# Commendable Kids

## Celebrating Pi Day and Earning the Pi Badge

Mar 14, 2013

No, we aren’t talking about apple pie or any of it’s other delectable relatives, so put away your forks. This pi is a mathematical constant all kids should know about. Pi is the ratio of the circumference of a circle to its diameter, and if your child isn’t familiar with it yet, March 14th is the best day to introduce them. The short value of Pi is 3.14159, which is why March (the 3rd month) 14th is official Pi Day. Though many of us average humans only memorize Pi out to five decimal places, some have memorized it out to unbelievable lengths (see below). Pi’s true value has been calculated by super computers all the way to 2.7 trillion digits. How many is that? Well, it would take you 85,000 years to read the numbers if you read one each second!

## Why should kids learn pi?

Pi is used in geometric and architectural drawings, radio, TV, radar and telephone signals, probability estimating and simulating, global positioning, the calculation for your car’s horsepower, Einstein’s theory of relativity, determining electric force, and finding the position of two planets.

## How long ago was pi discovered?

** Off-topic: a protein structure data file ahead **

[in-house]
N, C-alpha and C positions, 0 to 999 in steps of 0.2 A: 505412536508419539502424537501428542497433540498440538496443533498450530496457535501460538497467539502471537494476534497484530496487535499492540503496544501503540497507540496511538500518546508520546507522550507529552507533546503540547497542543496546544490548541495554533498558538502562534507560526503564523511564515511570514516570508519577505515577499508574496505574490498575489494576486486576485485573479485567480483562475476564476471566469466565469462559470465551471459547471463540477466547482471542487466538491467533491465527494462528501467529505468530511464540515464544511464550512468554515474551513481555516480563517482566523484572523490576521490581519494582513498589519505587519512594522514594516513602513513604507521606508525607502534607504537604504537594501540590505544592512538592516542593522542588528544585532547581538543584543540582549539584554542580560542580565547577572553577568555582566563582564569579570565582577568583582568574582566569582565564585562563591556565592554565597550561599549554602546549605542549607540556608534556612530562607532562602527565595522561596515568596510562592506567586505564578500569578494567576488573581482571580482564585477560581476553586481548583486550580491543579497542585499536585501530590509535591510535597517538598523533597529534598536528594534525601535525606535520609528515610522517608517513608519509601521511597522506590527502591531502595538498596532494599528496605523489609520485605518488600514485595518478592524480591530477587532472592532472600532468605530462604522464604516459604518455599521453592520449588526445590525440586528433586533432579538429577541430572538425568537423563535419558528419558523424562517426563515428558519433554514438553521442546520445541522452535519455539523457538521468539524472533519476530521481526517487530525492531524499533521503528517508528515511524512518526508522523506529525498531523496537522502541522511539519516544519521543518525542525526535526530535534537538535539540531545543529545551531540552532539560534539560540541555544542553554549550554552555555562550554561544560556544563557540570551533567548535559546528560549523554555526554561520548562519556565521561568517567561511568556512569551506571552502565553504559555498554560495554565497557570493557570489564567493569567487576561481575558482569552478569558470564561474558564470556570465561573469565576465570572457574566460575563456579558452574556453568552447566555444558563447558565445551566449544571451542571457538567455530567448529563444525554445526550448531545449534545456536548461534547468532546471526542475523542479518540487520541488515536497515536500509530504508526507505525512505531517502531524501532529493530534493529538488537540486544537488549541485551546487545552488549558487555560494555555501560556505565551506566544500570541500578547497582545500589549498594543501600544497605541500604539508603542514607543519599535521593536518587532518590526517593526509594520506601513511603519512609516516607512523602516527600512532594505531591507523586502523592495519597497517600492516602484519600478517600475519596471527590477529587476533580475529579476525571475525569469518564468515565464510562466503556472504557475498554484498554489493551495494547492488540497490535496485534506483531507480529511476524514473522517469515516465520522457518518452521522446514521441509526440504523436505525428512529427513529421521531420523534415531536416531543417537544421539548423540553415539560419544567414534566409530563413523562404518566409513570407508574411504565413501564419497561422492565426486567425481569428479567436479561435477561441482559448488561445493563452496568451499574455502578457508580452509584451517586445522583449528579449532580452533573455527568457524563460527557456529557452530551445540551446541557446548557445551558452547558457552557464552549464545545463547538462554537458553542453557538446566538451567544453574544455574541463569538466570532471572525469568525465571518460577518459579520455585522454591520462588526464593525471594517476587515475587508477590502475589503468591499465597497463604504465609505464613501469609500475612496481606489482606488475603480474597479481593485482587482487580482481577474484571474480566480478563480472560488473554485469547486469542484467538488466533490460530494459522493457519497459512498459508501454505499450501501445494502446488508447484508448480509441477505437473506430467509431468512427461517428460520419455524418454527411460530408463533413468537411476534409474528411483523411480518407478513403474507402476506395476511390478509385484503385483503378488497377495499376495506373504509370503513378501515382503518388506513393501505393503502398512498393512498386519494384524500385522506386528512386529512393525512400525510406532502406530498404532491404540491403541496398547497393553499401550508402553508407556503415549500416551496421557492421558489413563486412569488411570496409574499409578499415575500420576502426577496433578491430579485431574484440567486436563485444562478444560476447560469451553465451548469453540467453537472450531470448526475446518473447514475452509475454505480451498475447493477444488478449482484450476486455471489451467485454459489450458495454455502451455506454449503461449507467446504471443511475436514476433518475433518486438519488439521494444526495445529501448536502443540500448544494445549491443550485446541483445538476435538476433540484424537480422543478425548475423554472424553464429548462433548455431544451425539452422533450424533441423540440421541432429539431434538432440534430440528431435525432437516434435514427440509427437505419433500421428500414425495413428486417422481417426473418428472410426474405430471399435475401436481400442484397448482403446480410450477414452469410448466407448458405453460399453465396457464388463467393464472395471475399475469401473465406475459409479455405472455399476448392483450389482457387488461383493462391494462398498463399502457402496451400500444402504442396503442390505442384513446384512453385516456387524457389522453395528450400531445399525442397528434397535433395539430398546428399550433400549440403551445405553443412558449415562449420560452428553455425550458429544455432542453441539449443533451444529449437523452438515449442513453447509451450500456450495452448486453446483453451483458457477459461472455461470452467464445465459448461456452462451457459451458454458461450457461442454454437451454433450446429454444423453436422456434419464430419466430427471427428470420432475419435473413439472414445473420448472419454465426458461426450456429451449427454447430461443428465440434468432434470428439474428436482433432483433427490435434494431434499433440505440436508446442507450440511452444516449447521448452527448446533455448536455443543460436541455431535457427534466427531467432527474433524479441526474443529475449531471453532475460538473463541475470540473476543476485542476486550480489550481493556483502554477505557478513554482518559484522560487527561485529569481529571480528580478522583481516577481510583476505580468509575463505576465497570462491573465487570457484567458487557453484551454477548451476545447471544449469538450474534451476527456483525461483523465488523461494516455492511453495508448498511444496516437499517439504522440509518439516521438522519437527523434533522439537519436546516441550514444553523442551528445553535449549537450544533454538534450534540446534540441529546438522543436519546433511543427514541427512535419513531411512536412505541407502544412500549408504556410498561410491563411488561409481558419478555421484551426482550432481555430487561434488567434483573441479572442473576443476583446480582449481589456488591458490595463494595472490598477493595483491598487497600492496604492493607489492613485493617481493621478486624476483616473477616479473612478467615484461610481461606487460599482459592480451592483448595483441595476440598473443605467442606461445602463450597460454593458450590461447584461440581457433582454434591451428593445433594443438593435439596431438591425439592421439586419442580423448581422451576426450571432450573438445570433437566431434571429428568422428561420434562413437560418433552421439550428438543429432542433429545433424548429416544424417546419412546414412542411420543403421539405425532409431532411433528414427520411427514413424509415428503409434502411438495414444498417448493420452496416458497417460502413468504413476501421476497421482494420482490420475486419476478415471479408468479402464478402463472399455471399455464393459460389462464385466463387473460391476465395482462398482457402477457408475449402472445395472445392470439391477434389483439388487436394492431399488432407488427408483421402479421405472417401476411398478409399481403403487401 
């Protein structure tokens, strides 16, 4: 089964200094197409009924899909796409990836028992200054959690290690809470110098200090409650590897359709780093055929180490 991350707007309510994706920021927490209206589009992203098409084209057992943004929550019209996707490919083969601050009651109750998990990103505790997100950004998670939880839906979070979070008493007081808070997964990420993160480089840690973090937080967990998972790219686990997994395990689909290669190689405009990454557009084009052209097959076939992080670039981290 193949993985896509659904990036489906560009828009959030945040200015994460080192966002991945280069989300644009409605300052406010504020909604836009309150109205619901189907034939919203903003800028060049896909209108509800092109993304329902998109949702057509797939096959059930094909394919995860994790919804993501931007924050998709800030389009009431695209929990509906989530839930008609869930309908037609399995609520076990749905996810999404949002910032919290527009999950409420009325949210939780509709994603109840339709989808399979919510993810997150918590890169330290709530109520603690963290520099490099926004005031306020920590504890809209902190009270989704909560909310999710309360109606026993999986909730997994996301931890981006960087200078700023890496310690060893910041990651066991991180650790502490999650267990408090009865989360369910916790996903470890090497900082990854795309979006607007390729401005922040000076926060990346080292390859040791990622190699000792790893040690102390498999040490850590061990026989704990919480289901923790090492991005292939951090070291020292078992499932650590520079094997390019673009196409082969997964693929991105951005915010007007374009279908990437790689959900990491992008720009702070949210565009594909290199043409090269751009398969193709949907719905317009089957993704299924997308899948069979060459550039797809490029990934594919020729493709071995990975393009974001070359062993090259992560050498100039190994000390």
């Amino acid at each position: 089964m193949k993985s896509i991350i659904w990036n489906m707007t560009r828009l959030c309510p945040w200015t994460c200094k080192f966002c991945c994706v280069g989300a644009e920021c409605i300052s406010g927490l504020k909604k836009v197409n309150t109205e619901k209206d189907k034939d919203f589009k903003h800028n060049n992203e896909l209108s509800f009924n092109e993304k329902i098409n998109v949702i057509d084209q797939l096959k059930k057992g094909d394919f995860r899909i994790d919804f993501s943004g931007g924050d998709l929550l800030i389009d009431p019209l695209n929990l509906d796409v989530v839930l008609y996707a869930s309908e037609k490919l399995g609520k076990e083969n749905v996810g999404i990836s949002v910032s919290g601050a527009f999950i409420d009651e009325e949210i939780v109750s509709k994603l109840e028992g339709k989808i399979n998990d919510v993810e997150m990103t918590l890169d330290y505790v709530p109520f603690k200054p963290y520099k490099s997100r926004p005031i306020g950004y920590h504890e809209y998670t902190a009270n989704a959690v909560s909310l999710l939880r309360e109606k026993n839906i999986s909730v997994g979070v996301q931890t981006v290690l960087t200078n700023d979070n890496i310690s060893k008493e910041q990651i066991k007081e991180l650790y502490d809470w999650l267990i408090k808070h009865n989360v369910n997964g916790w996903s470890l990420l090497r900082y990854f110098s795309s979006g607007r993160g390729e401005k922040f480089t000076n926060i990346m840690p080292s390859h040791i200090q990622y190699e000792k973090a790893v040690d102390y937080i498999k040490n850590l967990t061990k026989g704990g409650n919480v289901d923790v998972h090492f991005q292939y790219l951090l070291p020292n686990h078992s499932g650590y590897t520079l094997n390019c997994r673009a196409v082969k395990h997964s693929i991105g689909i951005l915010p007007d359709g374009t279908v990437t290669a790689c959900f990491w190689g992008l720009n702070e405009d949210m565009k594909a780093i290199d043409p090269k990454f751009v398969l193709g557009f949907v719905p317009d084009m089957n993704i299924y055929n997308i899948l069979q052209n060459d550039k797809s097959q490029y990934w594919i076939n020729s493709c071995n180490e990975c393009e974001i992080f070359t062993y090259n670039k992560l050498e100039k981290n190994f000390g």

The earliest historic record of pi dates all the way back to 1900-1600 BC, from a clay tablet in Babylon and a papyrus in Egypt. Pi became represented by the Greek letter in the mid-18th century. You can read more about the history of Pi on wikipedia.

## Can pi be entertaining?

Or put to the tune of an old classic?

## Can kids memorize pi?

You betcha! Check out these Commendable Kids:

Here’s two year old Emily:

And here’s Benjamin with 2422 numbers of Pi:

## What should a child do to earn the Pi badge?

On Commendable Kids, the exact requirements for a badge are left up to the parents and teachers, but we are happy to provide some helpful guidelines.

1. Your child should be able to define pi. (the ratio of the circumference of a circle to its diameter)
2. Your child should be able to write the symbol representing Pi, and identify what the symbol is (a Greek letter).
3. Have your child measure the diameter of a circle (perhaps to celebrate the day, measure a real pie!), and the circumference, and then divide the circumference by the diameter. Discovering pi on their own is more exciting and memorable.
4. Have your child memorize pi to at least 5 decimal places (3.14159).